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Angels 1st half results and 2nd half expectations

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Where have we been and where do we go?

Los Angeles Angels of Anaheim v Miami Marlins Photo by Mike Ehrmann/Getty Images

I heard on the radio a few weeks back that Billy Eppler said (on whether the Angels were buyers or sellers) that the they would be “opportunistic”. In mind, this means buy if they can, and sell if the deal is good enough.

As most know, the Angels don’t have much of a farm system to be buyers this trade season but Eppler managed to grade Yunel Escobar and Andrelton Simmons at a time when the farm system was even thinner.

It’s hard to say if the Angels will buy or sell. Maybe both? You can’t really write off the season when Mike Trout is coming back and you are only 3 games behind in the Wild Card hunt. Let’s take a look at what we’ve seen so far.

1st Half Results

As a team, the Angels are 13th in the AL in terms of runs scored at 378. Compare this to the 1st place Astros at 527 and you have a HUGE gap.

The Angels are also 13th in batting average (.241), 12th in OBP (.312), and 14th in homeruns (94). Looking at some no standard metrics, the Angels are 14th in wRC+ at just 89, last in ISO at .140, and 14th in BABIP with .280. To say the offense has been a bit of a mess would be an understatement.

Some things have gone right for the Angels as a team, and they lead all AL team in stolen bases at 81. However, what good are those stolen bases if you can’t bring in the runners?

With a rotation’s success going into the season weighing heavily on a healthy Tyler Skaggs and Garrett Richards, it’s no surprise the rotation has struggled without them. The Angels have already used 9 different starters and they are 11th in the league with a FIP of 4.97. Starters are also 13th in WAR with just a 2.3 mark. And of no surprise to anyone, starters have already given up 91 homeruns, good for second most in all of baseball behind the Reds starters (103).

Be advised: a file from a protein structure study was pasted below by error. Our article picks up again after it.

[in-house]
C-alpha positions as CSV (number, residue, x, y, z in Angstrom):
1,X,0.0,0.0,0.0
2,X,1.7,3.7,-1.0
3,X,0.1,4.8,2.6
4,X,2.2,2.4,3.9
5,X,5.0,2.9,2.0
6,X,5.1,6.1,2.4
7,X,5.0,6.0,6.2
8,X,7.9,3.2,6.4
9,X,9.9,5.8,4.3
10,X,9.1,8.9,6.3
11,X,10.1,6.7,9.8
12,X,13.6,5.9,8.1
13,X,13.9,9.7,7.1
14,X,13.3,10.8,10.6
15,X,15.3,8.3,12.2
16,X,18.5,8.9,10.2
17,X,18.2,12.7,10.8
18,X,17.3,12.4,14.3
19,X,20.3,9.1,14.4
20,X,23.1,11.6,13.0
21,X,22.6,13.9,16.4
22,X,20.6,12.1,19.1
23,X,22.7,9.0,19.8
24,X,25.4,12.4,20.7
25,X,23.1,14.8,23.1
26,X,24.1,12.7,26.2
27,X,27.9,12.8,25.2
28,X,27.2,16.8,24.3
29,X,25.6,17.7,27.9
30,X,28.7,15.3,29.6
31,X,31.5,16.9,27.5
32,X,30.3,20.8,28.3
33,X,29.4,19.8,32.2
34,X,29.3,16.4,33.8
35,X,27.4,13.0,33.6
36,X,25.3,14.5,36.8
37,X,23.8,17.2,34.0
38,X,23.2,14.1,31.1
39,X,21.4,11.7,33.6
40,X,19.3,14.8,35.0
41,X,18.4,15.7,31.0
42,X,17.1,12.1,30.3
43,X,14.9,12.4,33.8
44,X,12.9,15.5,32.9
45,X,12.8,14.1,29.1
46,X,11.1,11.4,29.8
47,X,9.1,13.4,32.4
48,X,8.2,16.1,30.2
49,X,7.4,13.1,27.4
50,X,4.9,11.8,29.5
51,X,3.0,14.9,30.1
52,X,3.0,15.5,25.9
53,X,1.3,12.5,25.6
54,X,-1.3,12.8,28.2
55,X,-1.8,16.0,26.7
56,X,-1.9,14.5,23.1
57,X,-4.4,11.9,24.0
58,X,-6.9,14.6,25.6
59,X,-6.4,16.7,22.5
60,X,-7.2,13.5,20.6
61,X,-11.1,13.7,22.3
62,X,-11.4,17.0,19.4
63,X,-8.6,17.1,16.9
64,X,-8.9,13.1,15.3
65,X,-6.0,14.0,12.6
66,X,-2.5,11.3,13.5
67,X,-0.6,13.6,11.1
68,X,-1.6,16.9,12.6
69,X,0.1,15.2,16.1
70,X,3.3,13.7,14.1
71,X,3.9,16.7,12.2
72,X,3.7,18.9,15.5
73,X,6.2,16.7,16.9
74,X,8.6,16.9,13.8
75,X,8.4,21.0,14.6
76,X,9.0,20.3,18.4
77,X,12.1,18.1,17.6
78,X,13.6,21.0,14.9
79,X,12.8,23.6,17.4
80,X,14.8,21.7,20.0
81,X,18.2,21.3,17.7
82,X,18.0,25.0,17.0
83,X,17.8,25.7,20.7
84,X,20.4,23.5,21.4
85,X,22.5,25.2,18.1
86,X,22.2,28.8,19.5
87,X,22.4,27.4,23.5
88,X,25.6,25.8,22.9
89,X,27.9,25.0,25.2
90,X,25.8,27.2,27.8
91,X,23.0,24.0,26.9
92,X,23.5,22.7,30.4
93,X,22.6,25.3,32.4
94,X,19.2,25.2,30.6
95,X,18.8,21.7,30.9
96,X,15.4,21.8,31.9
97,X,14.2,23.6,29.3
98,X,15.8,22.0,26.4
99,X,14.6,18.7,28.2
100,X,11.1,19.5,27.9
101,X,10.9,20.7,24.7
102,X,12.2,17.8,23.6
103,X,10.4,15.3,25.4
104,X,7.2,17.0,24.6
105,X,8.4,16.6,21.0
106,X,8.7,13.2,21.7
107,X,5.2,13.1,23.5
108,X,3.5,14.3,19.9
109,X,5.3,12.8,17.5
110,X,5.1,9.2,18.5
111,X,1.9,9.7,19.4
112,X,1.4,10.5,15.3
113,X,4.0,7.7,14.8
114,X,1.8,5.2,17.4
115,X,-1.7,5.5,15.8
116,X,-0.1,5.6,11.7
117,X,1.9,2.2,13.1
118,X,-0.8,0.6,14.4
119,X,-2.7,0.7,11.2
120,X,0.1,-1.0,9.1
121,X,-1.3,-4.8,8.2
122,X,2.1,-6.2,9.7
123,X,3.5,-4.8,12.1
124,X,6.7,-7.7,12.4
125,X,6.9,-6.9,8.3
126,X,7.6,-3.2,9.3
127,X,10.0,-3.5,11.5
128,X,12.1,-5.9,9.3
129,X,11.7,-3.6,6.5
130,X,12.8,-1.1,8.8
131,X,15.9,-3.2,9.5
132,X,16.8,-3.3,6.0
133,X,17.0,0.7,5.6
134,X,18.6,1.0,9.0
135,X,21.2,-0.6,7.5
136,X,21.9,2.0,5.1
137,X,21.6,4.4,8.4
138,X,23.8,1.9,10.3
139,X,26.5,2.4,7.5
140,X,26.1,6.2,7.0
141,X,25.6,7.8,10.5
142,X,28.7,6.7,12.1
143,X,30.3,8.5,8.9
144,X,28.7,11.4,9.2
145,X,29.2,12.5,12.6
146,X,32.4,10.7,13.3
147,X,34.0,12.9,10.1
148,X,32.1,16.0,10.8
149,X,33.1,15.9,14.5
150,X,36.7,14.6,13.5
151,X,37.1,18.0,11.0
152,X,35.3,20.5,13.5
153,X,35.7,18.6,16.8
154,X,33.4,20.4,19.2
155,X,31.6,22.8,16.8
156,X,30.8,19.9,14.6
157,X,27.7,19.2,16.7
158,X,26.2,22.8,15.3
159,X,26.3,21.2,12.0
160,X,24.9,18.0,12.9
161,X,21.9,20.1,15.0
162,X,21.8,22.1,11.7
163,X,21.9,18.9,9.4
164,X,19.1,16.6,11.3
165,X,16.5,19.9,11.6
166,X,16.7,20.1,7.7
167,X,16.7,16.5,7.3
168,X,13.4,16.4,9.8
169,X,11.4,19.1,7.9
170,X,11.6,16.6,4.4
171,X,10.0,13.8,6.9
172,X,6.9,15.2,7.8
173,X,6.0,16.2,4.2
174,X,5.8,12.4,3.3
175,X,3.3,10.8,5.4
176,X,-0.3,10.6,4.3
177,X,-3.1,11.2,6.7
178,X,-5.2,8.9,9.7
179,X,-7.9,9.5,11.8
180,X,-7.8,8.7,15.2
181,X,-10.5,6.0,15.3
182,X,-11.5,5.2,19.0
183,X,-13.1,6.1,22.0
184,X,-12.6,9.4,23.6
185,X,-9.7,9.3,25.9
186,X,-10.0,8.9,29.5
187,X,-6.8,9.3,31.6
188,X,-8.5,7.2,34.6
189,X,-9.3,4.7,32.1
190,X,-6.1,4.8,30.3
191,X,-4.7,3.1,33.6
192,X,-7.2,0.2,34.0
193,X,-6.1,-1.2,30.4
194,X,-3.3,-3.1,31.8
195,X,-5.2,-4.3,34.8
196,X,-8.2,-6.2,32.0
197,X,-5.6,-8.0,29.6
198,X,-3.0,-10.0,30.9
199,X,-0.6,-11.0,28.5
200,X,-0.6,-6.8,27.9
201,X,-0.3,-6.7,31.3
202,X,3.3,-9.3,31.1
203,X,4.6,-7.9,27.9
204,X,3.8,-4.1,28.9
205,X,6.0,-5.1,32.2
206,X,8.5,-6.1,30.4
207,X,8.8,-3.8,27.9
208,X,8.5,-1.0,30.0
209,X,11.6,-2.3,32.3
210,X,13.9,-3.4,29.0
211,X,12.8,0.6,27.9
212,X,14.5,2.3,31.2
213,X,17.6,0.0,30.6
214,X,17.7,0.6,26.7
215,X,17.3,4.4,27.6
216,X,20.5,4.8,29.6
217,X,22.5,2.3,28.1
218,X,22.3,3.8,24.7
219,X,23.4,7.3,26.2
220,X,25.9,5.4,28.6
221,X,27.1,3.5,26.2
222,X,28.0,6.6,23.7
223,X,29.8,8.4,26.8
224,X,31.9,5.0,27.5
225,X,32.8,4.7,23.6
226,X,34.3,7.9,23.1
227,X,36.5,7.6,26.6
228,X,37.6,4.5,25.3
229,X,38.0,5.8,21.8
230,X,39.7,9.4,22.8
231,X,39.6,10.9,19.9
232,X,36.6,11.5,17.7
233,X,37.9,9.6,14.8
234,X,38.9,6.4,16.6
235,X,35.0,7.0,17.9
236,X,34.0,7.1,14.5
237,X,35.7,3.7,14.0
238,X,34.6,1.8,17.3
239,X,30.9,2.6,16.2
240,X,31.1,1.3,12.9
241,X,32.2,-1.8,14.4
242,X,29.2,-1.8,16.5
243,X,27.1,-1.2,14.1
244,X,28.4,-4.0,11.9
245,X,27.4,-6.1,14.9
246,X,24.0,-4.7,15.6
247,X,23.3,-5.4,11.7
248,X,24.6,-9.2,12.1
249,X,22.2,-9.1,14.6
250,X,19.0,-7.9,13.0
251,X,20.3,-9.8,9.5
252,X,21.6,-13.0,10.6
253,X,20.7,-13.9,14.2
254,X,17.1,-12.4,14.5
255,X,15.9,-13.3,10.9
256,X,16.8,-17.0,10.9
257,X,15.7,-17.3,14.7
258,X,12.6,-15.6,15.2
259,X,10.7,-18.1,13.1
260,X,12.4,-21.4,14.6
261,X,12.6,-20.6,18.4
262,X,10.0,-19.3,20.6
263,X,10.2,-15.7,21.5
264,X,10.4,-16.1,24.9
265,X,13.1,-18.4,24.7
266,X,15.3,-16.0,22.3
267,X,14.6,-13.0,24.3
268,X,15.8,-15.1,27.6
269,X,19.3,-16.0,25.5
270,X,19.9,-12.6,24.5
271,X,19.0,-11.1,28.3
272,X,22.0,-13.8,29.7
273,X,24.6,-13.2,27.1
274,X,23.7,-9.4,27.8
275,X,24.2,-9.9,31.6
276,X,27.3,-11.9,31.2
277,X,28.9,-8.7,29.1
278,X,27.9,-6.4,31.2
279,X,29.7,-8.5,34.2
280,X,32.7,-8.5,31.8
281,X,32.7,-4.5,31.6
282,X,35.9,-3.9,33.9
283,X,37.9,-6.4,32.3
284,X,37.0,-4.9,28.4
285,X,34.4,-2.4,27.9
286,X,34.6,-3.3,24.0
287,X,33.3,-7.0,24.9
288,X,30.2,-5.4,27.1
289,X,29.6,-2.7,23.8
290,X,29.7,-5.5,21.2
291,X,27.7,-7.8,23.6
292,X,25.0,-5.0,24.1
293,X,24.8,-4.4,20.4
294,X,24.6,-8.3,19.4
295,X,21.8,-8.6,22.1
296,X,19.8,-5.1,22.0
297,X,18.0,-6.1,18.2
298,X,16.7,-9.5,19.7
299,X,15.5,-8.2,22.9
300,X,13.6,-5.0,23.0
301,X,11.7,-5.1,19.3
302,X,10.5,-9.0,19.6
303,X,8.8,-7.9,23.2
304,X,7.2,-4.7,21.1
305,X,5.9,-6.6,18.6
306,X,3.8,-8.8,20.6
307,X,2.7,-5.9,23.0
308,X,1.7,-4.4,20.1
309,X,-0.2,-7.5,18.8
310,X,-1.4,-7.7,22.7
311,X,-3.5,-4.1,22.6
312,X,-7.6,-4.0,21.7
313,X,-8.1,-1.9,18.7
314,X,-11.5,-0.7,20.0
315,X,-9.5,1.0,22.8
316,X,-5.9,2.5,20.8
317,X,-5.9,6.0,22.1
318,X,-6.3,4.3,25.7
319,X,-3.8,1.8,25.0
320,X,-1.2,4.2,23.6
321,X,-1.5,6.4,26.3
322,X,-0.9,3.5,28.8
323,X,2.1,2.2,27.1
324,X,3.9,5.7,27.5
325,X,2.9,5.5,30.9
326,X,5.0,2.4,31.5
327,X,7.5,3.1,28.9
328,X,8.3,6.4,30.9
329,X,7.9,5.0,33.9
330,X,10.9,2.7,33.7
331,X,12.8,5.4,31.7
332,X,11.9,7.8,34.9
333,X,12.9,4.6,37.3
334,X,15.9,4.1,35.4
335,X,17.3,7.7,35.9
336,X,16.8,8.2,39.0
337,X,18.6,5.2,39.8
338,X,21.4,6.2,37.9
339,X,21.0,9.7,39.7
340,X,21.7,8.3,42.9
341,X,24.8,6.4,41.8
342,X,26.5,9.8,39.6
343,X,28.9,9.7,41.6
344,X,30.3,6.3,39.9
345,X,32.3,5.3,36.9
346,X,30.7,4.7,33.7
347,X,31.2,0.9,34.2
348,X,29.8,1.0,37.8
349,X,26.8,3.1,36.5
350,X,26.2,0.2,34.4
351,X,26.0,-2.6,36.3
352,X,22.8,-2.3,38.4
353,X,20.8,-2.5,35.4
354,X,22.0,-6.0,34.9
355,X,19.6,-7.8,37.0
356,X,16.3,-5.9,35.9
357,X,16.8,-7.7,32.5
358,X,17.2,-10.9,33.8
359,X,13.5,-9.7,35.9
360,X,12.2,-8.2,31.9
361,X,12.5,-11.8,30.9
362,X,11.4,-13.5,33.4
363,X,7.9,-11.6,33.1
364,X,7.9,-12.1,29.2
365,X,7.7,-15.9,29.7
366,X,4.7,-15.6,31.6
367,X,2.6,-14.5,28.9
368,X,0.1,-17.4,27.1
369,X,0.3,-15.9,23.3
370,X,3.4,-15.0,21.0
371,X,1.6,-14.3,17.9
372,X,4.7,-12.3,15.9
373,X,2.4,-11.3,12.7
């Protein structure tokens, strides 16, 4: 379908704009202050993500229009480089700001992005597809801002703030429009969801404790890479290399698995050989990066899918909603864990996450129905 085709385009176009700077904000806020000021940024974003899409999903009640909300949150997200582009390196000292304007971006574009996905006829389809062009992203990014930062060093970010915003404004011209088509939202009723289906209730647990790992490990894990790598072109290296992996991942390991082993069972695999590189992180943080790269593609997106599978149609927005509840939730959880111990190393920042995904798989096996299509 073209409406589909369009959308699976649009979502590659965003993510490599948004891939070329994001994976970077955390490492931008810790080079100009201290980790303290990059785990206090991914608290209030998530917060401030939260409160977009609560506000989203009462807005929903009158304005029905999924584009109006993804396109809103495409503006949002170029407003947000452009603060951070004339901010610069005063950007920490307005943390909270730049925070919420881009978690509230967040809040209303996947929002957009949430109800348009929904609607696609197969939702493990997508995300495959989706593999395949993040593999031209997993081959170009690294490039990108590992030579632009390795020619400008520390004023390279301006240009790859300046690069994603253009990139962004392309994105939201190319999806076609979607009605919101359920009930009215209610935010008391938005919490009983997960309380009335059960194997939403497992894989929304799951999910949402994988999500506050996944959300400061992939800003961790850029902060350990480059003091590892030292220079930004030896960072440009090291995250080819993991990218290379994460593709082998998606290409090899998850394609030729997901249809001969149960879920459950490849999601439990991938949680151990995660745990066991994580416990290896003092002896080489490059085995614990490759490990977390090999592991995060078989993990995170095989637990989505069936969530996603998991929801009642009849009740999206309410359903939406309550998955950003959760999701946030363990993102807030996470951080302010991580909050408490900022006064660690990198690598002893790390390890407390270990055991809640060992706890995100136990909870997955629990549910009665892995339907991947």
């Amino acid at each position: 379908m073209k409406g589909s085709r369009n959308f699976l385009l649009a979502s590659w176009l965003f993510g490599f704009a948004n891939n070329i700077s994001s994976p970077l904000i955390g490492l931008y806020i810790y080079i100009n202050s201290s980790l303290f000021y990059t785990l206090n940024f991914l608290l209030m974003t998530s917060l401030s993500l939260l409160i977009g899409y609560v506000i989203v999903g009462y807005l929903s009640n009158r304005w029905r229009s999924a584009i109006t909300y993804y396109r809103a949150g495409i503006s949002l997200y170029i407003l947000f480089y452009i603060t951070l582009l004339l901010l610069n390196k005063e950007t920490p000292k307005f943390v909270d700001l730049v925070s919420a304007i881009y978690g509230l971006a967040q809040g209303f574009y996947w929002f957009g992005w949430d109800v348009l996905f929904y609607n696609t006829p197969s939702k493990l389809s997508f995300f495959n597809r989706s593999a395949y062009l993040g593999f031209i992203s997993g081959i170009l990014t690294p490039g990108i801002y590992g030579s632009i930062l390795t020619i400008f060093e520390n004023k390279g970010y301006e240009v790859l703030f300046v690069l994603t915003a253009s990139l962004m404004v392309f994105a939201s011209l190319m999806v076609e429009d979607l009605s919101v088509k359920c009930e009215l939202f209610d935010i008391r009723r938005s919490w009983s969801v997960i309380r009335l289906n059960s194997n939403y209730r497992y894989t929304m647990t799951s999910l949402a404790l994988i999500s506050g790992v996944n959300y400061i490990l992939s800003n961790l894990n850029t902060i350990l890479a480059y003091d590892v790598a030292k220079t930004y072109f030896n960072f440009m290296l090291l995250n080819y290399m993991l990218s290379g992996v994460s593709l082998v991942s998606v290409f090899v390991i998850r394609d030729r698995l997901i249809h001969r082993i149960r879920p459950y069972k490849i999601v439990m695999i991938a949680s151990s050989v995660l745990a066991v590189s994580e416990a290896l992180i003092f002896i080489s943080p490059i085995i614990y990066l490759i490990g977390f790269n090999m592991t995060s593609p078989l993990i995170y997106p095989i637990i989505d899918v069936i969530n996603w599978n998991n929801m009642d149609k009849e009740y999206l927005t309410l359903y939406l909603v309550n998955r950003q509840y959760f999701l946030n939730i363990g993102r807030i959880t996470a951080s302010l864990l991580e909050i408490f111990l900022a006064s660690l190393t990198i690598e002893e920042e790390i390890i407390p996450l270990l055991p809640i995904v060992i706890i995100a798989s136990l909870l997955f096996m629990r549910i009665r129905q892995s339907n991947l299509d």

Angels starters sit around the middle of the league in terms of WHIP and BAA, and have the 3rd best BABIP (.286) in the American League.

1st half Duds

Danny Espinosa and his 35% K rate plus .162 AVG have been a HUGE disappointment. Guys with numbers like that don’t last on teams very long yet he has 228 ABs with the Angels so far. He’s been a huge black hole in the lineup during the first half and he’s also been caught stealing more times than he’s been successful so he’s even erasing some of the few times he DOES manage to get on base.

Luis Valbuena seemed like a redundant signing and so far has done very little for the Halos. In his 173 ABs he has a .185 AVG and 53 Ks. Like Espinosa, he’s been a huge hole in the lineup to date.

CJ Cron hasn’t done a whole lot either. Blame it on his lack of ABs or maybe he’s just not that good and Soth is a genius for not playing him. Either way, he has just a .213 AVG and only 2 HRs in 122 ABs. Still, he’s better than Valbuena it seems but doesn’t get near the same playing time. Roles. Matchups. All that good stuff.

Mike Morin hasn’t really been good since 2014 and this year has been his worst yet. He has a .350 BAA and 1.60 WHIP in 14.1 innings.

Ricky Nolasco has been plain terrible this year with his 25 HRs allowed, 1.40 WHIP, and .284 BAA. He’s not fooling many batters and his 5.62 WHIP is pretty craptastic as well.

There are plenty of other guys you could probably throw in the duds list as well, or at least make a good argument for like Jose Alvarez, Brooks Pounders, and Jesse Chavez (who is barely better than Nolasco). On the offensive side you have some more questionable players like Nick Franklin (small sample size but did we really need him Billy???), Jefry Marte, Ben Revere, and Cliff Pennington. You know your team is in trouble when you bench the guy making 5 million so you can play Nick Franklin. Oh and Albert Pujols? He may not even hit 25 homeruns this year. He currently has the highest K rate of his career, lowest ISO/AVG/OBP/SLG, and has a -0.9 WAR. There is age regression and there is there is Albert Pujols 2017. Ouch.